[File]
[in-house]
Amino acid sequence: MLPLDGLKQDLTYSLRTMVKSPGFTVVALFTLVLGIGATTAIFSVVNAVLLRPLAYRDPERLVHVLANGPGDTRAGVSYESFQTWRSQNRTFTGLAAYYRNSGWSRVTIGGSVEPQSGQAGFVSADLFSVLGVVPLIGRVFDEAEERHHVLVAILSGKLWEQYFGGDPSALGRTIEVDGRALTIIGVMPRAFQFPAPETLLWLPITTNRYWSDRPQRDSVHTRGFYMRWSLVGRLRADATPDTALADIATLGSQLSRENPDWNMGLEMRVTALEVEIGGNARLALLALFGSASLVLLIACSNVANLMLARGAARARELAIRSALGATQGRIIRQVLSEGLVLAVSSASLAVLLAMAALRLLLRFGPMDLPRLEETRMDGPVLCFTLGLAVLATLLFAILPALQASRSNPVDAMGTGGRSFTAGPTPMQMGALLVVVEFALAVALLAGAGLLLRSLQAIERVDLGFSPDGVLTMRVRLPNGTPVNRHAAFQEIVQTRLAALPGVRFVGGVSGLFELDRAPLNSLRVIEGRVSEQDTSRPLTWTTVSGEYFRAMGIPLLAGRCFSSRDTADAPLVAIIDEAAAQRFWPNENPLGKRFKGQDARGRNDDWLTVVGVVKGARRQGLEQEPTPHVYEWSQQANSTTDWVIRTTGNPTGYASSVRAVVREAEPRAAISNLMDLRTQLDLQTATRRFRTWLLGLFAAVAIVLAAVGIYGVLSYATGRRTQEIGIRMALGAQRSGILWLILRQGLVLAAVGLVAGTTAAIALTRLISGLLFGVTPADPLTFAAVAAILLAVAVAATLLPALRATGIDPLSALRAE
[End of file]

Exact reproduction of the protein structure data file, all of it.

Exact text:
[in-house]
Amino acid sequence: MLPLDGLKQDLTYSLRTMVKSPGFTVVALFTLVLGIGATTAIFSVVNAVLLRPLAYRDPERLVHVLANGPGDTRAGVSYESFQTWRSQNRTFTGLAAYYRNSGWSRVTIGGSVEPQSGQAGFVSADLFSVLGVVPLIGRVFDEAEERHHVLVAILSGKLWEQYFGGDPSALGRTIEVDGRALTIIGVMPRAFQFPAPETLLWLPITTNRYWSDRPQRDSVHTRGFYMRWSLVGRLRADATPDTALADIATLGSQLSRENPDWNMGLEMRVTALEVEIGGNARLALLALFGSASLVLLIACSNVANLMLARGAARARELAIRSALGATQGRIIRQVLSEGLVLAVSSASLAVLLAMAALRLLLRFGPMDLPRLEETRMDGPVLCFTLGLAVLATLLFAILPALQASRSNPVDAMGTGGRSFTAGPTPMQMGALLVVVEFALAVALLAGAGLLLRSLQAIERVDLGFSPDGVLTMRVRLPNGTPVNRHAAFQEIVQTRLAALPGVRFVGGVSGLFELDRAPLNSLRVIEGRVSEQDTSRPLTWTTVSGEYFRAMGIPLLAGRCFSSRDTADAPLVAIIDEAAAQRFWPNENPLGKRFKGQDARGRNDDWLTVVGVVKGARRQGLEQEPTPHVYEWSQQANSTTDWVIRTTGNPTGYASSVRAVVREAEPRAAISNLMDLRTQLDLQTATRRFRTWLLGLFAAVAIVLAAVGIYGVLSYATGRRTQEIGIRMALGAQRSGILWLILRQGLVLAAVGLVAGTTAAIALTRLISGLLFGVTPADPLTFAAVAAILLAVAVAATLLPALRATGIDPLSALRAE